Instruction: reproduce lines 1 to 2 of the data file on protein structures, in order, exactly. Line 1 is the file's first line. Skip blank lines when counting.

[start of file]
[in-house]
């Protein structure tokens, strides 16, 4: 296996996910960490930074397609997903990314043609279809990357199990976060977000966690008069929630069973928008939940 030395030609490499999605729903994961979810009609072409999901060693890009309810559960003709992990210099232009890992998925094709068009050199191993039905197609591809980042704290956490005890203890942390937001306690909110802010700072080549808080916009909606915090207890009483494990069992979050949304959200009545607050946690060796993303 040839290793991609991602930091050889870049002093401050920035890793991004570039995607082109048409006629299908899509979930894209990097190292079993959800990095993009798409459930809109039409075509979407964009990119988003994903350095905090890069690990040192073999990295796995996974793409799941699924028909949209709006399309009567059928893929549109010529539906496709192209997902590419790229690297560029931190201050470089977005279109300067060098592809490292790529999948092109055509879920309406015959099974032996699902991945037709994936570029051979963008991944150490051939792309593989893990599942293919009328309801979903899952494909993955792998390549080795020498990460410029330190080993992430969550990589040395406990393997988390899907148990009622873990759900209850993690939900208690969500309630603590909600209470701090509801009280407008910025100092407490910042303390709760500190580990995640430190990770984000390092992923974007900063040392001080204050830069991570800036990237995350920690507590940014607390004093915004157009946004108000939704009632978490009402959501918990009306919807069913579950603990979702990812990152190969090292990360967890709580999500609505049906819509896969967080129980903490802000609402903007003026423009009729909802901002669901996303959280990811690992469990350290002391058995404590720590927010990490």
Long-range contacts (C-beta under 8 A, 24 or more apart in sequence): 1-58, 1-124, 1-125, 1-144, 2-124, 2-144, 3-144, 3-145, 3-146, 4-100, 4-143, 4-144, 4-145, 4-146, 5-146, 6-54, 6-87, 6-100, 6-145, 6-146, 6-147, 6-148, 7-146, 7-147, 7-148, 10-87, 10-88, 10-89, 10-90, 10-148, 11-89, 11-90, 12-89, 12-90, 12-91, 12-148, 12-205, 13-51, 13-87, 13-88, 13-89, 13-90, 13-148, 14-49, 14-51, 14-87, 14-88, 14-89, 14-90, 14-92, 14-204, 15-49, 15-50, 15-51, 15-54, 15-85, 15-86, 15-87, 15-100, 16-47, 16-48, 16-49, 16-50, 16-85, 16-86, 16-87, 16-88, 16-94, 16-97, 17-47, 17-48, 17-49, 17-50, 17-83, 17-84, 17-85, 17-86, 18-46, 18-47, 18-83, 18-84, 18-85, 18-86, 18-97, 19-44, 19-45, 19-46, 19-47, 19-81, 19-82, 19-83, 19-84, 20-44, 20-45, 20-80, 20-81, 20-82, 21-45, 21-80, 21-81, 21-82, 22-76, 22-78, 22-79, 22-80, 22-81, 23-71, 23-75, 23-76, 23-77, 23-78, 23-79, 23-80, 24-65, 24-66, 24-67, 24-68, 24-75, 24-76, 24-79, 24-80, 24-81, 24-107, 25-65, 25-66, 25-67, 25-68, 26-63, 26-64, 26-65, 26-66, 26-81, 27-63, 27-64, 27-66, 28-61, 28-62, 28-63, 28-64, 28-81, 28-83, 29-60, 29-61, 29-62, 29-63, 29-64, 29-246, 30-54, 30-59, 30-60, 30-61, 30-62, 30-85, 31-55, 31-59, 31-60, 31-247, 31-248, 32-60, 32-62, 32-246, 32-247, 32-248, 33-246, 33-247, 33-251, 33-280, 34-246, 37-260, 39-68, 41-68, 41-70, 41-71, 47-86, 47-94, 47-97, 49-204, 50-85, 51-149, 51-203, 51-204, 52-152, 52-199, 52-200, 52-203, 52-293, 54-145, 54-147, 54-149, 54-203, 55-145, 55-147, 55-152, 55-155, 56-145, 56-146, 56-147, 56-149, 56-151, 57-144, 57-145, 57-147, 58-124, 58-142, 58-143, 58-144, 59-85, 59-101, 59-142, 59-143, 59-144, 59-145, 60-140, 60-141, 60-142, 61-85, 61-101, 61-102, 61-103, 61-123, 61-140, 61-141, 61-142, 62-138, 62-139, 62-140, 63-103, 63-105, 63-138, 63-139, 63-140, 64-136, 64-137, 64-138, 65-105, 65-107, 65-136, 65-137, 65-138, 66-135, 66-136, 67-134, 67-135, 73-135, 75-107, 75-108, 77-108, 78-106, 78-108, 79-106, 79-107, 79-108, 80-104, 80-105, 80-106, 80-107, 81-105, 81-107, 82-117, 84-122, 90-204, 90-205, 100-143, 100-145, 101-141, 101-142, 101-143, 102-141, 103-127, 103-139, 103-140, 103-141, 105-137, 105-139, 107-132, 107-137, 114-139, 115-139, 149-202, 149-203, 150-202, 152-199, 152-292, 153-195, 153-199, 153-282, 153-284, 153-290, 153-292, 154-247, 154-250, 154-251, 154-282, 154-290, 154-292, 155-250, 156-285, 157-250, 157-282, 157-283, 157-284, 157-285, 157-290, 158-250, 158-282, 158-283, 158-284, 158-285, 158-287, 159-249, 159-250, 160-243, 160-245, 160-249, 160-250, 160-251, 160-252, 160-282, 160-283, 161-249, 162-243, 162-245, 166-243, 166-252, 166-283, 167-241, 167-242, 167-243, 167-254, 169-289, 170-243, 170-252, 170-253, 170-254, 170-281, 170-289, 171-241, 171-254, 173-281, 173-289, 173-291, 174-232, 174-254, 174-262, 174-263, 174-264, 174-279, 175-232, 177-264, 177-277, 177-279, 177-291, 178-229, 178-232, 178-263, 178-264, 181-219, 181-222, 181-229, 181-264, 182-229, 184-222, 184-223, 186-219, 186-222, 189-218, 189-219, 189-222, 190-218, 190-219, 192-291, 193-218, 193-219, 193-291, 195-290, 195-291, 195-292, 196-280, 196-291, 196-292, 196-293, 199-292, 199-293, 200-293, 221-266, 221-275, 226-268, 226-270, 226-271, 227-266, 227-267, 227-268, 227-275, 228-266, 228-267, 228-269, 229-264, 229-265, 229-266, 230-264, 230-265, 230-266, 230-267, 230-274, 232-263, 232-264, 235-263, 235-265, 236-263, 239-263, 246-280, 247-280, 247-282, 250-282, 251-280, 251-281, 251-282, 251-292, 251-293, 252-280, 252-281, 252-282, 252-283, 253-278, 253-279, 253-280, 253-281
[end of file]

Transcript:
[in-house]
């Protein structure tokens, strides 16, 4: 296996996910960490930074397609997903990314043609279809990357199990976060977000966690008069929630069973928008939940 030395030609490499999605729903994961979810009609072409999901060693890009309810559960003709992990210099232009890992998925094709068009050199191993039905197609591809980042704290956490005890203890942390937001306690909110802010700072080549808080916009909606915090207890009483494990069992979050949304959200009545607050946690060796993303 040839290793991609991602930091050889870049002093401050920035890793991004570039995607082109048409006629299908899509979930894209990097190292079993959800990095993009798409459930809109039409075509979407964009990119988003994903350095905090890069690990040192073999990295796995996974793409799941699924028909949209709006399309009567059928893929549109010529539906496709192209997902590419790229690297560029931190201050470089977005279109300067060098592809490292790529999948092109055509879920309406015959099974032996699902991945037709994936570029051979963008991944150490051939792309593989893990599942293919009328309801979903899952494909993955792998390549080795020498990460410029330190080993992430969550990589040395406990393997988390899907148990009622873990759900209850993690939900208690969500309630603590909600209470701090509801009280407008910025100092407490910042303390709760500190580990995640430190990770984000390092992923974007900063040392001080204050830069991570800036990237995350920690507590940014607390004093915004157009946004108000939704009632978490009402959501918990009306919807069913579950603990979702990812990152190969090292990360967890709580999500609505049906819509896969967080129980903490802000609402903007003026423009009729909802901002669901996303959280990811690992469990350290002391058995404590720590927010990490």